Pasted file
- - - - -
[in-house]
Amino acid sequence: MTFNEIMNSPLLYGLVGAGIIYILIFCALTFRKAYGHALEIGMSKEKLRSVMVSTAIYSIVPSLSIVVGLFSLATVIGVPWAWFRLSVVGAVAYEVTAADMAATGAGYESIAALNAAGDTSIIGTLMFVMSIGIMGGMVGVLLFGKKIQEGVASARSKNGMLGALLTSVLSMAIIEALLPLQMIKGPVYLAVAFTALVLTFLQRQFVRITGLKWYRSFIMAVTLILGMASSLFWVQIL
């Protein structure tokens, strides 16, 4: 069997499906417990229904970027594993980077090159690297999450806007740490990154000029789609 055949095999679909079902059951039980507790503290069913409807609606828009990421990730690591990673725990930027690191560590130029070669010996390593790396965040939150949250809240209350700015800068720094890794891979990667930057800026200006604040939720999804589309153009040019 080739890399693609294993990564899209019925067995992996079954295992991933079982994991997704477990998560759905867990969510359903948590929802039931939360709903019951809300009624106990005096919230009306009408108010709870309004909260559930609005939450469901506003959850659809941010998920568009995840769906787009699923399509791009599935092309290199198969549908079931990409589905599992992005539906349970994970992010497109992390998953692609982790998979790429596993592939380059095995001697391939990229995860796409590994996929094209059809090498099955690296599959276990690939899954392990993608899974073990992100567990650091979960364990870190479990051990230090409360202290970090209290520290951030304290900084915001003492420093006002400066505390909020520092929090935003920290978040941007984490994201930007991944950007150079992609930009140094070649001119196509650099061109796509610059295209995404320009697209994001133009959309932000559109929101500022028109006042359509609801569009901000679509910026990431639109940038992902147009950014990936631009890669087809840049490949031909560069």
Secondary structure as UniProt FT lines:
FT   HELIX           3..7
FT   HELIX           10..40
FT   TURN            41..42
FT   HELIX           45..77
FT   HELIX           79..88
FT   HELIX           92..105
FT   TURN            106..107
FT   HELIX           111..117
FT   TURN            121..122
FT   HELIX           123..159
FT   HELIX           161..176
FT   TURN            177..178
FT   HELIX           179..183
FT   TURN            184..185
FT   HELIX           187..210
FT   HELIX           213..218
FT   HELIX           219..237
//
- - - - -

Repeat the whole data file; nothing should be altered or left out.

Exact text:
[in-house]
Amino acid sequence: MTFNEIMNSPLLYGLVGAGIIYILIFCALTFRKAYGHALEIGMSKEKLRSVMVSTAIYSIVPSLSIVVGLFSLATVIGVPWAWFRLSVVGAVAYEVTAADMAATGAGYESIAALNAAGDTSIIGTLMFVMSIGIMGGMVGVLLFGKKIQEGVASARSKNGMLGALLTSVLSMAIIEALLPLQMIKGPVYLAVAFTALVLTFLQRQFVRITGLKWYRSFIMAVTLILGMASSLFWVQIL
């Protein structure tokens, strides 16, 4: 069997499906417990229904970027594993980077090159690297999450806007740490990154000029789609 055949095999679909079902059951039980507790503290069913409807609606828009990421990730690591990673725990930027690191560590130029070669010996390593790396965040939150949250809240209350700015800068720094890794891979990667930057800026200006604040939720999804589309153009040019 080739890399693609294993990564899209019925067995992996079954295992991933079982994991997704477990998560759905867990969510359903948590929802039931939360709903019951809300009624106990005096919230009306009408108010709870309004909260559930609005939450469901506003959850659809941010998920568009995840769906787009699923399509791009599935092309290199198969549908079931990409589905599992992005539906349970994970992010497109992390998953692609982790998979790429596993592939380059095995001697391939990229995860796409590994996929094209059809090498099955690296599959276990690939899954392990993608899974073990992100567990650091979960364990870190479990051990230090409360202290970090209290520290951030304290900084915001003492420093006002400066505390909020520092929090935003920290978040941007984490994201930007991944950007150079992609930009140094070649001119196509650099061109796509610059295209995404320009697209994001133009959309932000559109929101500022028109006042359509609801569009901000679509910026990431639109940038992902147009950014990936631009890669087809840049490949031909560069």
Secondary structure as UniProt FT lines:
FT   HELIX           3..7
FT   HELIX           10..40
FT   TURN            41..42
FT   HELIX           45..77
FT   HELIX           79..88
FT   HELIX           92..105
FT   TURN            106..107
FT   HELIX           111..117
FT   TURN            121..122
FT   HELIX           123..159
FT   HELIX           161..176
FT   TURN            177..178
FT   HELIX           179..183
FT   TURN            184..185
FT   HELIX           187..210
FT   HELIX           213..218
FT   HELIX           219..237
//